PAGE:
More outback doctors needed for people and planet

It might sound surprising, but responsible healthcare doesn’t necessarily mean treatment in the biggest hospital the state has to offer.                                                  

When Dr Simon Quilty first arrived at Katherine Hospital in 2012 there were about 700 patients flown to the much larger Royal Darwin Hospital the previous year, some 340km away. But he quickly came to realise that many of these transfers should be avoided.

“When I started asking people whether they were willing to go, I regularly found that they weren’t. It is often the preference of people living in rural and remote towns to stay close to family when they are unwell,” says Quilty, a researcher at The Australian National University’s College of Health and Medicine.

An aeroplane used for aeromedical retrievals in remote areas of the Northern Territory.

An aeroplane on an airstrip at Ali Curung, a 375km drive north from Alice Springs in the Northern Territory. Picture: Supplied

So why are they being transferred? Simply put – there aren’t enough doctors with expertise to manage complex patients in remote areas. With insufficient specialist care, numerous functions are not available in rural and remote hospitals. Quilty maintains this also results in some practitioners being overly cautious in the care they provide, with the knock-on effect of even more people flown to Darwin for health issues that could be treated locally.

“Clinicians know if they call a Careflight evacuation then they don't have to lose sleep over their decisions. But this is not a courageous way to practice medicine, and it comes at an enormous cost – not just financial. It's also in the moving of human beings unnecessarily to places that can be really quite culturally and socially dangerous for them,” says Quilty.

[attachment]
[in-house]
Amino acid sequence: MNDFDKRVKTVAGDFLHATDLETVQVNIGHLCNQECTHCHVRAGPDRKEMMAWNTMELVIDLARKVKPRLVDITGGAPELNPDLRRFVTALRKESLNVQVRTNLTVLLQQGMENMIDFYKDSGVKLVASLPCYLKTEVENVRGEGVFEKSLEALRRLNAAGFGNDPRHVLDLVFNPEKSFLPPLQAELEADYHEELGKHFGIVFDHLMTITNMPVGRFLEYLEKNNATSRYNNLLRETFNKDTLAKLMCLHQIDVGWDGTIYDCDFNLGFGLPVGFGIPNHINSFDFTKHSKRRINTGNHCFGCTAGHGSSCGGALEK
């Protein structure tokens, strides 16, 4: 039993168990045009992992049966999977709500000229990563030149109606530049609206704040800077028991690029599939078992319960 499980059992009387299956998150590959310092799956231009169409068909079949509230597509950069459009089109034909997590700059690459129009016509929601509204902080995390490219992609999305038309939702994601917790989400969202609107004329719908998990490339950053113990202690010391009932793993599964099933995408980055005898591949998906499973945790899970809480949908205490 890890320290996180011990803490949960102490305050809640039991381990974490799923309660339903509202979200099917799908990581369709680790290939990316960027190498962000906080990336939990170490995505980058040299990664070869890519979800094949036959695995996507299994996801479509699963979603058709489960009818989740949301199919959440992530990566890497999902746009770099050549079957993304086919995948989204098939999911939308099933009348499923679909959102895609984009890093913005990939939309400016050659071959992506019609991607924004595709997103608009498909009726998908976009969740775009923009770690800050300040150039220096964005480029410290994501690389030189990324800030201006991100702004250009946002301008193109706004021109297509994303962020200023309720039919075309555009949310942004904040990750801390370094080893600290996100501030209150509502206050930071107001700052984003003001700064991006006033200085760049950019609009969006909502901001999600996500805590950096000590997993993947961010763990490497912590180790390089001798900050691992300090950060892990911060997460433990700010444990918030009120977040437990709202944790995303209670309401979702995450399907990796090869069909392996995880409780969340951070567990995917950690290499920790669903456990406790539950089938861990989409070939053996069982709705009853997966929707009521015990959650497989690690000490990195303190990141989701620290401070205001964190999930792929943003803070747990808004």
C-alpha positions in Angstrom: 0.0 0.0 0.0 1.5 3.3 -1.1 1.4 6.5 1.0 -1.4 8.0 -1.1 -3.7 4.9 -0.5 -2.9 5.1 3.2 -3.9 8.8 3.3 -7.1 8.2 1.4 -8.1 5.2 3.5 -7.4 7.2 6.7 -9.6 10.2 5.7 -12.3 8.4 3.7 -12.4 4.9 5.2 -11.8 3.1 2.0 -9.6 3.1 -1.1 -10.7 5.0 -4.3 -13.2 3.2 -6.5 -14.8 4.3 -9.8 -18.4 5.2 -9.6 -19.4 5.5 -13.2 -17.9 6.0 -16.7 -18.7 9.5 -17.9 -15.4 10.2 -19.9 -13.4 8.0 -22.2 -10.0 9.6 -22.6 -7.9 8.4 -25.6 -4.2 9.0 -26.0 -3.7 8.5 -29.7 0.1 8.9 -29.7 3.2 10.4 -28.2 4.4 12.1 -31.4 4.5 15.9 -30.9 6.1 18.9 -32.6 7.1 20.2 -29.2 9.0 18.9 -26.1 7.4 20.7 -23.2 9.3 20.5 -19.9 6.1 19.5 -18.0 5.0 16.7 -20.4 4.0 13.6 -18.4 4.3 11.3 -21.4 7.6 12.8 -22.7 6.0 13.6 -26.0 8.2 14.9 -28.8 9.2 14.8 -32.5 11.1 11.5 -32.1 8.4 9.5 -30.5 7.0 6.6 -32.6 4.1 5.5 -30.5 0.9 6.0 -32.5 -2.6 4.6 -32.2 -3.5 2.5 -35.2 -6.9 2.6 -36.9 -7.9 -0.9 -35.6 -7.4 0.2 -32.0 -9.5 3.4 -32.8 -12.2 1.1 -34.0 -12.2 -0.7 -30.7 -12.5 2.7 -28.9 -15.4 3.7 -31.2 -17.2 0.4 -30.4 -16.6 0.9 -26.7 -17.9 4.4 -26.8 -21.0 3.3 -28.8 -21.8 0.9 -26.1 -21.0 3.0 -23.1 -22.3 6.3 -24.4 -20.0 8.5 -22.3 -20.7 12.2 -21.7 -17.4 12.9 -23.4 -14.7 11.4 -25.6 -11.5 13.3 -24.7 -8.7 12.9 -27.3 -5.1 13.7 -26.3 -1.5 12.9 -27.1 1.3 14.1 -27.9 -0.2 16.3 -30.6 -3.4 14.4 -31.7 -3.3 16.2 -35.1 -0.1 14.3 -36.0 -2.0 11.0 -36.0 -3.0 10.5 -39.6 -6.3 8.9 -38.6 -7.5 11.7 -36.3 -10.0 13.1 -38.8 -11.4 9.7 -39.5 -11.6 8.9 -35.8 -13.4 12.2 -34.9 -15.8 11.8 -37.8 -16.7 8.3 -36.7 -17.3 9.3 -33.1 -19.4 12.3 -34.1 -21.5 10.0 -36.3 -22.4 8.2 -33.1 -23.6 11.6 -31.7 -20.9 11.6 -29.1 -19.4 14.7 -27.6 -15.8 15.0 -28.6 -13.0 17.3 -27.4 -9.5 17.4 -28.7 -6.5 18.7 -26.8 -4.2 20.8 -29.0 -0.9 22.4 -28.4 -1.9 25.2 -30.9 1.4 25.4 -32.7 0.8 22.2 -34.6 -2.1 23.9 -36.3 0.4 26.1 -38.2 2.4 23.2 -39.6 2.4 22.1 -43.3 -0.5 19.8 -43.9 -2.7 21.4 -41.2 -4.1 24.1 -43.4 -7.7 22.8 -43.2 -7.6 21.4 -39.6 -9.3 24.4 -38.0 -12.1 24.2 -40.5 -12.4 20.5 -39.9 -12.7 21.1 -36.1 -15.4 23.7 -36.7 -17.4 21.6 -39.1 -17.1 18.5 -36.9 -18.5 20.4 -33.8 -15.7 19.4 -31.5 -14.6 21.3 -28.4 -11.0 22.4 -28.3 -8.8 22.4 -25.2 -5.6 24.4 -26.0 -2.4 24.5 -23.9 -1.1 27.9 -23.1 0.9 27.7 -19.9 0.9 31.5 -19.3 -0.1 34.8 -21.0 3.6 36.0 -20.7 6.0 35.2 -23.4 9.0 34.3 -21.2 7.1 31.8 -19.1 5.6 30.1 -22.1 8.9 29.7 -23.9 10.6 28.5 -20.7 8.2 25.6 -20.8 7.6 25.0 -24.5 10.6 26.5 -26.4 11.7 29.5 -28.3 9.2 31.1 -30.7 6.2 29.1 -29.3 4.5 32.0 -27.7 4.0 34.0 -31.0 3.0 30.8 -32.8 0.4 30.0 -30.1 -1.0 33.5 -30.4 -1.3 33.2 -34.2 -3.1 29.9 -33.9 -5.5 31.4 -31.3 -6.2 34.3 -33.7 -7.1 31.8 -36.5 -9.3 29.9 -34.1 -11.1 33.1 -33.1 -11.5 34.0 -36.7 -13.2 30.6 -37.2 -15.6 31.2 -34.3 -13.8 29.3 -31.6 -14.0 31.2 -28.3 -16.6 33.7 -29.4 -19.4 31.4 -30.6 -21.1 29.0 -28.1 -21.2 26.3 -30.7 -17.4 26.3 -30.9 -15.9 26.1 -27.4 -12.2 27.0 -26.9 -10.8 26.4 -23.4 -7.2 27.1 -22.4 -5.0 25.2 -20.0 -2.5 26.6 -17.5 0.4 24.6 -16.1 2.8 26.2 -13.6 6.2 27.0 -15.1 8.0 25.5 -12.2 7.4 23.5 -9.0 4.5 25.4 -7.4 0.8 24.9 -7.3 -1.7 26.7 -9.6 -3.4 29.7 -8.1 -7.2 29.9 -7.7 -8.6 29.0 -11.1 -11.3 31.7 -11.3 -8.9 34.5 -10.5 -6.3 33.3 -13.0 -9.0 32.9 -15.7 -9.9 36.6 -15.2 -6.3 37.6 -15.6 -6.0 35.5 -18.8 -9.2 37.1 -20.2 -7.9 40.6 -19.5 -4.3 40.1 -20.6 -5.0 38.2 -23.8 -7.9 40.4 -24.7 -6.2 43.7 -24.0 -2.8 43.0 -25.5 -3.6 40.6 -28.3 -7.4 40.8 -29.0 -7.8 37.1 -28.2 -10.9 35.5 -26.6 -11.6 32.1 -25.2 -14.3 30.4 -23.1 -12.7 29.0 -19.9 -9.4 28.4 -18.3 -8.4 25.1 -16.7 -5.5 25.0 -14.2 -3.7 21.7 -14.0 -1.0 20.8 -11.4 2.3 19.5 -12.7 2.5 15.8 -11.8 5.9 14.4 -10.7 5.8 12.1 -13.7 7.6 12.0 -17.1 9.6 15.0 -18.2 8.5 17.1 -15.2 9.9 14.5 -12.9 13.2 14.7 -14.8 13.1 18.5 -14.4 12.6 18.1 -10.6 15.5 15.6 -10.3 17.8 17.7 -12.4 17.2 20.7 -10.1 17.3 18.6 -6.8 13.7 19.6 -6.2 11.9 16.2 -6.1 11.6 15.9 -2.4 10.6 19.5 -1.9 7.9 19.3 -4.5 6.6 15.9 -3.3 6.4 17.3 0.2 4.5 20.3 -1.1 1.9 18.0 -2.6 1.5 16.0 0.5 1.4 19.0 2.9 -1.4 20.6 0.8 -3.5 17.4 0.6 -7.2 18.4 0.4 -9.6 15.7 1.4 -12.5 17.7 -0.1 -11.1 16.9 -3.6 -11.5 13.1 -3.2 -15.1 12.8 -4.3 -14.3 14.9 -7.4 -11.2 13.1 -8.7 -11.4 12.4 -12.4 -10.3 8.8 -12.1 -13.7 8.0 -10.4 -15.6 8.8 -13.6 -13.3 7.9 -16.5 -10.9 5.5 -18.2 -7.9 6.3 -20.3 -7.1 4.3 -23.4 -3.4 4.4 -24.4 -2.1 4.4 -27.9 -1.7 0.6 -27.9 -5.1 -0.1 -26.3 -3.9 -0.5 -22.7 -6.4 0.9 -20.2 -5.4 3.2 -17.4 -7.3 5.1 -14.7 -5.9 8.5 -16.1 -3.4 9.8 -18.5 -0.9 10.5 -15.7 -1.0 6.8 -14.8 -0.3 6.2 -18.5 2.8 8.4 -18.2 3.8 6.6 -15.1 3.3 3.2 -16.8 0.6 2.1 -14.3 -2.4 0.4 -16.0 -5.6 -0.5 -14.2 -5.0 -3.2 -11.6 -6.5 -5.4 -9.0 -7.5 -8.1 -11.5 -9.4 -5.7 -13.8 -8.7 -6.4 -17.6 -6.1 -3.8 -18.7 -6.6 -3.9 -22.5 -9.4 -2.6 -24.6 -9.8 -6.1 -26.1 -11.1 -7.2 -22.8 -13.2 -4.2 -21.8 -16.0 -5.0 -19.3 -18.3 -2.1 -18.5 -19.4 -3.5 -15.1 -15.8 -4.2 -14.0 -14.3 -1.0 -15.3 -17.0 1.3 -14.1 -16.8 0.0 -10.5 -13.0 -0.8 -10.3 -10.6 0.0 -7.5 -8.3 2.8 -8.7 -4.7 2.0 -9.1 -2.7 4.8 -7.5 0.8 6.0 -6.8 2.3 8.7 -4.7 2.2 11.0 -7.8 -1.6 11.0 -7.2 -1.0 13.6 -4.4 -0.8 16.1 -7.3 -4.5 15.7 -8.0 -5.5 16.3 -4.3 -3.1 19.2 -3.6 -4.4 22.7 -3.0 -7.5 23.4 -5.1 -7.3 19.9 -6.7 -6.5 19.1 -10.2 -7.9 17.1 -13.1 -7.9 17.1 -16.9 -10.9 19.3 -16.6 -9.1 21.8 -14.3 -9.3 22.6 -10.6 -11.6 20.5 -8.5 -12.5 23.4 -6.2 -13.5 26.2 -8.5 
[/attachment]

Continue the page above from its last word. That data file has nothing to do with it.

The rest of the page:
Quilty describes how social circumstances can be thrown into chaos in a city like Darwin. Where visitor accommodation may be distant from the hospital, families don’t have transport, and they are separated from their community support networks.

Exacerbating this problem of retrievals is our warming climate, and Quilty is deeply concerned about increasing extreme heat events and its impact on health.

“It is absolutely my lived experience that rates of cellulitis and soft tissue infections like boils and abscesses, which are lowered from a retrieval point of view, go up in summer,” says Quilty.

Dr Simon Quilty from the ANU College of Health and Medicine.

Dr Simon Quilty is concerned about increasing heat events and its impact on health. Picture: Supplied

Obstetrics, on the other hand, are considered an emergency from a retrieval point of view. Research by Quilty and his colleagues shows a clear association between hotter temperatures and increasing obstetric retrievals in the Northern Territory. But birthing facilities are few and far between, meaning that most women in remote NT have to move to Darwin, Alice or Katherine for “sit-down” time before they go into labour and for a brief period after the baby is born – a precious time in a family’s life where parents and family are separated by great distance.

With a climate change lens in mind, we can’t ignore the fact that aeromedical retrievals are environmentally costly. Aviation burns huge quantities of fuel which contribute to our greenhouse gas emissions.